New site In.Visibles tells stories of victims of organized crime in Latin America

Latin America is full of stories about organized crime. However, according to journalists who specialize in the subject, the vast majority of published stories focus on those at the top of the criminal pyramid and not on the people who suffer violence as collateral damage. 

It was under this premise that In.Visibles, an independent, regional and bilingual news outlet, was created with the support of SembraMedia and Google News Initiative's first new media incubation program

The purpose of this program was to support the development of journalistic ventures in Latin America, not only with funds but also with personalized support focused on the idea of long-term sustainability. 

"The idea for In.Visibles, which was launched on Aug. 4, is the product of many years of talks and exchange of ideas with other journalists and creatives in the region," Josefina Salomón, co-founder and editorial director of In.Visibles, told LatAm Journalism Review (LJR)

Photos of seven people, 4 women and three men

In.Visibles team. (Photo: Courtesy)

"We’re used to seeing this story from a single point of view, but we believe that the most relevant questions for the current security discussion have to do with all those other largely anonymous people: women who make up the largest proportion of people detained for micro-trafficking crimes, Indigenous communities kidnapped by criminal gangs in their own lands, officials who try to change the status quo but do not have the support they need, to name a few examples," she added. 

Organized crime is a problem in Latin America. According to the Global Organized Crime Index, the region is on the decline and saw crime rise in most countries during 2022. Three Latin American countries are among the five worst in the world in terms of crime: Colombia, Mexico and Paraguay.

For the In.Visibles team, describing the dynamics of the organizations, or accounting for their illegal economies, is not enough. For this reason, they said it is essential to tell stories from the bottom up, and not the other way around. This in turn will inform the kind of security policies that can lift the region out of the crisis in which it finds itself submerged. 

"Why do coca growers not engage in other activities? What role do prisons play in the development of criminal organizations? What solutions do Indigenous communities in the Amazon propose? Without exploring these types of questions, any coverage is incomplete," Salomón said.

On its website, In.Visibles states that its work is based on four pillars related to the impact of organized crime: gender, prisons, environment and migration.

So far, it has published two stories.The first is about an operation in a Caracas neighborhood by Venezuelan state security forces to take down a mega-criminal gang. The focus is on how the situation affected area neighbors. 

The second tells stories of journalists who have had to flee Ecuador after being threatened by criminal groups or pressured by the government.

The site also has a section of conversations with experts in the coverage of organized crime in Latin America and another section to explain basic concepts related to the topic of violence.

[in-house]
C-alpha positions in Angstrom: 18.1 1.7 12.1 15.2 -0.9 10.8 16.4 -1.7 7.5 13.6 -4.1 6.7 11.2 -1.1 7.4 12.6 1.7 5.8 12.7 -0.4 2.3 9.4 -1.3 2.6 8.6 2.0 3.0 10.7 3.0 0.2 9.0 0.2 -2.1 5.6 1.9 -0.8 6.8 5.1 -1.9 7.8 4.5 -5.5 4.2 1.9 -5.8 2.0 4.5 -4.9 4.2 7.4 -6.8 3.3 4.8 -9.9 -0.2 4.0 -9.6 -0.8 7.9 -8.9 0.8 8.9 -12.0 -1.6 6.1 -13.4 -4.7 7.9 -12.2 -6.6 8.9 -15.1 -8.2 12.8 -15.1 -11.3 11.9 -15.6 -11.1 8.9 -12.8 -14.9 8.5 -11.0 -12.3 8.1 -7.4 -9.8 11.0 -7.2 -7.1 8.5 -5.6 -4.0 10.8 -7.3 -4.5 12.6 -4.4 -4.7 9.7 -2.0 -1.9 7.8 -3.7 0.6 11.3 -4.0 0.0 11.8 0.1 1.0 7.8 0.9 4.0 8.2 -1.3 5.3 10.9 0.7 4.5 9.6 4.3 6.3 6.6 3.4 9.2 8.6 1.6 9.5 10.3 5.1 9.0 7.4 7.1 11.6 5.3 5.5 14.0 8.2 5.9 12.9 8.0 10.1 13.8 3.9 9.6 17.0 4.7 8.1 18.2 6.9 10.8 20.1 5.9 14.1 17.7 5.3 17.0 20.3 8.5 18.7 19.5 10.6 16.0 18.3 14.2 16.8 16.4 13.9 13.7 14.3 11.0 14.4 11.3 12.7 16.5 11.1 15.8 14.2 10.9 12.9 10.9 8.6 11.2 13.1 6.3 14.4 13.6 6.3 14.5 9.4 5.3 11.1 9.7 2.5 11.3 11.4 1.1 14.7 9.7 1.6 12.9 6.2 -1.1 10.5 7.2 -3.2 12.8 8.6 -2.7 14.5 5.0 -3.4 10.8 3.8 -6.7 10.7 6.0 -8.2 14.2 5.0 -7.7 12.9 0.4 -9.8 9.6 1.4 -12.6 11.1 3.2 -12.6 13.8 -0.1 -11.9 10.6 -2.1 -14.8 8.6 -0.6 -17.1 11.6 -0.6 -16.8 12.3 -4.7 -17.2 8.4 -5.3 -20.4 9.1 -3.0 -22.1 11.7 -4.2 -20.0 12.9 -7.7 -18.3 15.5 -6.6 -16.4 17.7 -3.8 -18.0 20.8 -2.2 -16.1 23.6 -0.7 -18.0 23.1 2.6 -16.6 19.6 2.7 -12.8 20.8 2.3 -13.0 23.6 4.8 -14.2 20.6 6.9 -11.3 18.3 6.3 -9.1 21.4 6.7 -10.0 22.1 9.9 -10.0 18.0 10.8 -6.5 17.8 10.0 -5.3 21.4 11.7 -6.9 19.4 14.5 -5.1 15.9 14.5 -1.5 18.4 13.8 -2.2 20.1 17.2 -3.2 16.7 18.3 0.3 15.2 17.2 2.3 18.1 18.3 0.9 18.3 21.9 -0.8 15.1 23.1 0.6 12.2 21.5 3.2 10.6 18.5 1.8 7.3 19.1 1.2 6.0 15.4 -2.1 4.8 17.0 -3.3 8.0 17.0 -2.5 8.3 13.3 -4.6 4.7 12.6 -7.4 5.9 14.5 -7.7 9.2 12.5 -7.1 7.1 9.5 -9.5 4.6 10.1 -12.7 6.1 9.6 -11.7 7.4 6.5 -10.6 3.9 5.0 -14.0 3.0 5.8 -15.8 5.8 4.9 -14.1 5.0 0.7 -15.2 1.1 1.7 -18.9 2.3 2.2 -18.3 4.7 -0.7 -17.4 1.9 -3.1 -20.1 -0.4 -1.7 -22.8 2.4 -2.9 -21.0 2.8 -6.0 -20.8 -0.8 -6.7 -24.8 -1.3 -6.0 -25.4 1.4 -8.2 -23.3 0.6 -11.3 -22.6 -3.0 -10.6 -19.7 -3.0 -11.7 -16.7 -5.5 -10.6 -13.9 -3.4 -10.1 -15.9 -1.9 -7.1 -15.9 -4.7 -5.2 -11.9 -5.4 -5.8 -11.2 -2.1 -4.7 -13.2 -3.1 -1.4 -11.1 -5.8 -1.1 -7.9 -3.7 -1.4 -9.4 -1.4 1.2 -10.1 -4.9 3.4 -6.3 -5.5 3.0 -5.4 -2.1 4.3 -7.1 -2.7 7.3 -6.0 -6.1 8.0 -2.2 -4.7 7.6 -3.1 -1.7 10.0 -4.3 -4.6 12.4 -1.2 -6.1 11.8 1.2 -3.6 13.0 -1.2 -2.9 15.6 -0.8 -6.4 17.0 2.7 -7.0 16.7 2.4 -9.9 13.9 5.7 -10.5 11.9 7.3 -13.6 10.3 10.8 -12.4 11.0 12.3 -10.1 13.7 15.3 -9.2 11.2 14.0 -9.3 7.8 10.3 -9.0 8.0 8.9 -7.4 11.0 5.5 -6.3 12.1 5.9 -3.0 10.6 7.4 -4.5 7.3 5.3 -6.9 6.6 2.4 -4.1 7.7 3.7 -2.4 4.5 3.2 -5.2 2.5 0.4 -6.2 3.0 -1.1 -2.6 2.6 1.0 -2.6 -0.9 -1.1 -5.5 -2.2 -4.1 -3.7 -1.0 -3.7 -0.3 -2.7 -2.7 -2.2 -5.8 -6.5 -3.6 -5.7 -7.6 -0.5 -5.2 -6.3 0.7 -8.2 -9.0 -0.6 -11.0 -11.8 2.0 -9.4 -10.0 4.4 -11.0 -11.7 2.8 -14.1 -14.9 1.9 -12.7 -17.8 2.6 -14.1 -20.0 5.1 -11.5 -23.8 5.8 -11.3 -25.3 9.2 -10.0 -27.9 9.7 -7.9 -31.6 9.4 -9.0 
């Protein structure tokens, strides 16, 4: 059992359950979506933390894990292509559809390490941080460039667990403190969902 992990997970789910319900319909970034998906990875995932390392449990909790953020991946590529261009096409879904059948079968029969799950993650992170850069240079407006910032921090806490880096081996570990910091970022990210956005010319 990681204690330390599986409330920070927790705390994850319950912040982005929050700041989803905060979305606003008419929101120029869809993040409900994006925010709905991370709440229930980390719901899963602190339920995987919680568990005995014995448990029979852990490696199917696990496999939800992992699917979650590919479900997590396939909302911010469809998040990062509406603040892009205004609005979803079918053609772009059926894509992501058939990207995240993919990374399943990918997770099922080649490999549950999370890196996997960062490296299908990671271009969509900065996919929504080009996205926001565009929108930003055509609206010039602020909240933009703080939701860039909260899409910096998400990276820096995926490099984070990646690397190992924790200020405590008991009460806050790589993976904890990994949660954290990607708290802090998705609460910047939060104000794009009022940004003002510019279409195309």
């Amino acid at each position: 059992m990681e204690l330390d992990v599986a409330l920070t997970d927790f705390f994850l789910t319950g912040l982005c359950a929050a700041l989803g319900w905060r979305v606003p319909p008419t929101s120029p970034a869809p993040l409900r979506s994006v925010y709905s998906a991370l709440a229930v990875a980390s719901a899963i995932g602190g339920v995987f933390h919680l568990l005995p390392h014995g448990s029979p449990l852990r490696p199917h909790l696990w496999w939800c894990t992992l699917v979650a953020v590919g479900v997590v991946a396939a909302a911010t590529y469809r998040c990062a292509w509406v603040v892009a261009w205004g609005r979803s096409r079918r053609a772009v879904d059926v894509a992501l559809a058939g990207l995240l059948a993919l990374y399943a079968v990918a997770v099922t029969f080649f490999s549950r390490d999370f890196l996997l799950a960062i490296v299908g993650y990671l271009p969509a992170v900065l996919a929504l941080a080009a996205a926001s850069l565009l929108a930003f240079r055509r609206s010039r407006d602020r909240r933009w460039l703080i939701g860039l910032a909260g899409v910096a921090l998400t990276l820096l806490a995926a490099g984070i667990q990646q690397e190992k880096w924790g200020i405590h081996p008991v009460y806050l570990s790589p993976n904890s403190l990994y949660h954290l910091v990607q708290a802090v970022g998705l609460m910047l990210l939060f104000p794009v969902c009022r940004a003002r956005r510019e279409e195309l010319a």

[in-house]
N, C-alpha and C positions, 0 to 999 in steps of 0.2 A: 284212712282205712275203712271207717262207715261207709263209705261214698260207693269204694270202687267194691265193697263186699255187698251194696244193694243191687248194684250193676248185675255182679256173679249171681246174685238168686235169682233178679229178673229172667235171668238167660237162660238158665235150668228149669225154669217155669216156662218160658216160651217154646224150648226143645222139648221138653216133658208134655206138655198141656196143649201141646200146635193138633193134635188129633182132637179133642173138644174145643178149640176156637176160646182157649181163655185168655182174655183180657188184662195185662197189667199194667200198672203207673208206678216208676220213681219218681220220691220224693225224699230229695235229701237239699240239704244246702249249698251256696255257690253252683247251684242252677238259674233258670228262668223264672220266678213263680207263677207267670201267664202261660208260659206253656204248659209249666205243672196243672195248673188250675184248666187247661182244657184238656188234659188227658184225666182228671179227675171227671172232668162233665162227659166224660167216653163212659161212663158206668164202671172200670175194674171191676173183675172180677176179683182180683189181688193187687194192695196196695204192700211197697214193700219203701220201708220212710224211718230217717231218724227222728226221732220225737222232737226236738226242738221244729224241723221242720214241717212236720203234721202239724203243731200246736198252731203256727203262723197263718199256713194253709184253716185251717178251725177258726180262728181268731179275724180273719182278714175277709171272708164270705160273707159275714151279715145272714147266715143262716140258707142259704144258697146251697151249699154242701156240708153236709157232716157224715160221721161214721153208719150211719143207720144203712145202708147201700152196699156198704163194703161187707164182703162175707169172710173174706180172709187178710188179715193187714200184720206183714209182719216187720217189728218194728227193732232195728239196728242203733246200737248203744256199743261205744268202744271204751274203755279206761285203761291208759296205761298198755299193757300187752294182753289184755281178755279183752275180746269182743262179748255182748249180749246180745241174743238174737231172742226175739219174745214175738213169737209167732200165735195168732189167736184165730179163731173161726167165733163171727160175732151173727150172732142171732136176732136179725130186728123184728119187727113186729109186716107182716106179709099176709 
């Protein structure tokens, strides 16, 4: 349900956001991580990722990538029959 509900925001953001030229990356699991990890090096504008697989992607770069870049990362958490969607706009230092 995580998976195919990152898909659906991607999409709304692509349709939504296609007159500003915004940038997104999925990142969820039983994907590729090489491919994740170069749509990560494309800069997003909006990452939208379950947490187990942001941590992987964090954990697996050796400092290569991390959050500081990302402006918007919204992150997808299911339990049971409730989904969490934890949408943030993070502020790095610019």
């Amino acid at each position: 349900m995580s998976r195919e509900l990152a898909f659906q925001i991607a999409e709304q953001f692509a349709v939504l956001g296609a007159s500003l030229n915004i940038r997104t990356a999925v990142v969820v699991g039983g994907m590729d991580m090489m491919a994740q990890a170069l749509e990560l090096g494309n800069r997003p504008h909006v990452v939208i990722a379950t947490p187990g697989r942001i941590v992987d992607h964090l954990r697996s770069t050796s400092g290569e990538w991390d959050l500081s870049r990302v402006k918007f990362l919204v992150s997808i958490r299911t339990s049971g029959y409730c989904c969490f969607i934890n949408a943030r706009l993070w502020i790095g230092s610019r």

The In.Visibles team is a small group of seven people from different parts of Latin America, most of whom are women. Both Salomón and the other two journalists on the team, Ronna Rísquez and Madeleine Penman, have extensive experience covering inequality, drugs, violence, gender and human rights in the region.  

They are also accompanied by Mexican documentary filmmaker Sergio Ortiz. They are supported by a fundraising expert, a web designer and developer, and a social media manager. 

They are currently working on two investigative projects.

The first will address how prison dynamics contribute to the expansion of criminal organizations and possible alternative strategies. The second will focus on investigating the impact of criminal groups on diverse communities. 

"We want our stories to really be a window into the lives of people we hardly ever hear from," Solomon said. 


What should a journalist covering organized crime be like?


According to Josefina Salomón, there are a number of characteristics a journalist should possess to efficiently cover organized crime in Latin America.


These are listed below:


       1. Curiosity and perseverance 


For Salomón this is one of the most important characteristics, since journalism is not an easy profession and requires a lot of work. Although the satisfactions can also be enormous in this career, without curiosity and perseverance, frustration can emerge. 


       2. Ethics and empathy 


When telling stories about people affected by violence and organized crime, it is essential to respect and care for sources. Also, ethics and empathy must extend to the inside of organizations.

"The idea that to get results you have to exploit teams to the point of burning them out I think belongs to another time, although it’s the mindset with which most of us were trained," Salomón said. 


        3. Collaborative work 


At In.Visibles, collaborative work and a positive and mutually respectful work environment is a priority. Journalists from different countries and news outlets have participated in the projects published so far.